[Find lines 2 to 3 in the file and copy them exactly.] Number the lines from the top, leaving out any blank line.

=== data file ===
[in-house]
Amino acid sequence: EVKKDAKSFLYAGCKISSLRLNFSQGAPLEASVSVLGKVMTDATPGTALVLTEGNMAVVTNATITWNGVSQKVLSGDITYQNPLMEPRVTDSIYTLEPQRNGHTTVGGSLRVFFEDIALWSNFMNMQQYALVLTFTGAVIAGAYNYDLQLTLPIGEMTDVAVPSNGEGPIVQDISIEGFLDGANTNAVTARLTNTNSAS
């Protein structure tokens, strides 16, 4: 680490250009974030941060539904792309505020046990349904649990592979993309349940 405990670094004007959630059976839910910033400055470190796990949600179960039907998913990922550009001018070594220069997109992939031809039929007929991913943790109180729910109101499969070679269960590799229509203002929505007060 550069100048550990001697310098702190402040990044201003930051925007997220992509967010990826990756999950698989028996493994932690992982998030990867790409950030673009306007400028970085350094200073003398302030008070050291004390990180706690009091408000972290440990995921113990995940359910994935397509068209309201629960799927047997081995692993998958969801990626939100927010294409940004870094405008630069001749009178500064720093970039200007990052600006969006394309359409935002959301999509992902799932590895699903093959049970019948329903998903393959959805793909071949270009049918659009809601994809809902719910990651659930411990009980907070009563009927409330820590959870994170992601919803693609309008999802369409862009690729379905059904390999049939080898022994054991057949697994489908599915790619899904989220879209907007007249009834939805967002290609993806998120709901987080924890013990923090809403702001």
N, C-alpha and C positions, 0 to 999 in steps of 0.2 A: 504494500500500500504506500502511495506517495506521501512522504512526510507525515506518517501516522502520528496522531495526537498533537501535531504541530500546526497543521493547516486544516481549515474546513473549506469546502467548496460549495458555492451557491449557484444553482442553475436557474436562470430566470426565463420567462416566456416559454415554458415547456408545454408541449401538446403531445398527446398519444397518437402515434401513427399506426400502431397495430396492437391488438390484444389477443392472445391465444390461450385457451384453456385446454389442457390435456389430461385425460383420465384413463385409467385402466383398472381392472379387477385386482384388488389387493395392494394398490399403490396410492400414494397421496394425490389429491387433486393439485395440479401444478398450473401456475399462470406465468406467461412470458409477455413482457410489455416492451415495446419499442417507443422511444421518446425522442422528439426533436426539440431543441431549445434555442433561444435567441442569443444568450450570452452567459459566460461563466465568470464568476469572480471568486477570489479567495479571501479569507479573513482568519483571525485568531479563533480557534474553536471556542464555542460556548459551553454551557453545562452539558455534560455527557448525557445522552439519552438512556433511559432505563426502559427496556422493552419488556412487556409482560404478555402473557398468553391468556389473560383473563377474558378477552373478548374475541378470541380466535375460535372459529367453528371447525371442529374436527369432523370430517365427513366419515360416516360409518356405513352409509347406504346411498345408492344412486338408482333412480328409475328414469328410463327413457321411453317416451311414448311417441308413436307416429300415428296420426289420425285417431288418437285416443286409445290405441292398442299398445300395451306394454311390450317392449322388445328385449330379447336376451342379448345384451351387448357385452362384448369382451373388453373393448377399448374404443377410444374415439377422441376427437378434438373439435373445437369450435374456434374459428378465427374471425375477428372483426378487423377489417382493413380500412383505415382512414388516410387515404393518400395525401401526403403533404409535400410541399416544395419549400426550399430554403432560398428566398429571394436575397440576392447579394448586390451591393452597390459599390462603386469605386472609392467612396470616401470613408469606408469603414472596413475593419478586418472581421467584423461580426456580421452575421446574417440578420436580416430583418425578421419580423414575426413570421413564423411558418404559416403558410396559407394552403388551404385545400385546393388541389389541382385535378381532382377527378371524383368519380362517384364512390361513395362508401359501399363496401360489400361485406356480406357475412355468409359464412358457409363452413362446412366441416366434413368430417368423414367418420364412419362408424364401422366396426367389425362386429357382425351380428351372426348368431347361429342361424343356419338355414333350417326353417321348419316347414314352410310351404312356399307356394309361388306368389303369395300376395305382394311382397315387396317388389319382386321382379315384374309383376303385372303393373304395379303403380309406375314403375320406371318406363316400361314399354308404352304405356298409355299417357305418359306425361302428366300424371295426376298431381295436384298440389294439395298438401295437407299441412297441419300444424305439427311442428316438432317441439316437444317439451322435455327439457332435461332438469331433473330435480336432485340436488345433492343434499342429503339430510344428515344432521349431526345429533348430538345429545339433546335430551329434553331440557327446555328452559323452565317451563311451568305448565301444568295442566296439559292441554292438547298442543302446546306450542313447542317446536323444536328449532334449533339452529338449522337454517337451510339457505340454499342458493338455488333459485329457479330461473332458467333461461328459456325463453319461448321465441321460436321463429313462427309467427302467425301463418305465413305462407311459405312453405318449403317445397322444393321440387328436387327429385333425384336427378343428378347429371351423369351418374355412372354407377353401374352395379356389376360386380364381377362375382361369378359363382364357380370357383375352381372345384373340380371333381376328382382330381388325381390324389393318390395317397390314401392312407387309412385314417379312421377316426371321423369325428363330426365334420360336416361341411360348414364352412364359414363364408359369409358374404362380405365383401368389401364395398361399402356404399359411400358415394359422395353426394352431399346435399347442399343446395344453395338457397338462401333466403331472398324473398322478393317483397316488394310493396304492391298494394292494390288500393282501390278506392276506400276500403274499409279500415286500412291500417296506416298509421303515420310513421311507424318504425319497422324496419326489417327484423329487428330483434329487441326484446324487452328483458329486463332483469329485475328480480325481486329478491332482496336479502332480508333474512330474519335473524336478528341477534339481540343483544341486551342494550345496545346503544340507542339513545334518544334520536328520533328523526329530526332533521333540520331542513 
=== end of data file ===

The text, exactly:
Amino acid sequence: EVKKDAKSFLYAGCKISSLRLNFSQGAPLEASVSVLGKVMTDATPGTALVLTEGNMAVVTNATITWNGVSQKVLSGDITYQNPLMEPRVTDSIYTLEPQRNGHTTVGGSLRVFFEDIALWSNFMNMQQYALVLTFTGAVIAGAYNYDLQLTLPIGEMTDVAVPSNGEGPIVQDISIEGFLDGANTNAVTARLTNTNSAS
């Protein structure tokens, strides 16, 4: 680490250009974030941060539904792309505020046990349904649990592979993309349940 405990670094004007959630059976839910910033400055470190796990949600179960039907998913990922550009001018070594220069997109992939031809039929007929991913943790109180729910109101499969070679269960590799229509203002929505007060 550069100048550990001697310098702190402040990044201003930051925007997220992509967010990826990756999950698989028996493994932690992982998030990867790409950030673009306007400028970085350094200073003398302030008070050291004390990180706690009091408000972290440990995921113990995940359910994935397509068209309201629960799927047997081995692993998958969801990626939100927010294409940004870094405008630069001749009178500064720093970039200007990052600006969006394309359409935002959301999509992902799932590895699903093959049970019948329903998903393959959805793909071949270009049918659009809601994809809902719910990651659930411990009980907070009563009927409330820590959870994170992601919803693609309008999802369409862009690729379905059904390999049939080898022994054991057949697994489908599915790619899904989220879209907007007249009834939805967002290609993806998120709901987080924890013990923090809403702001």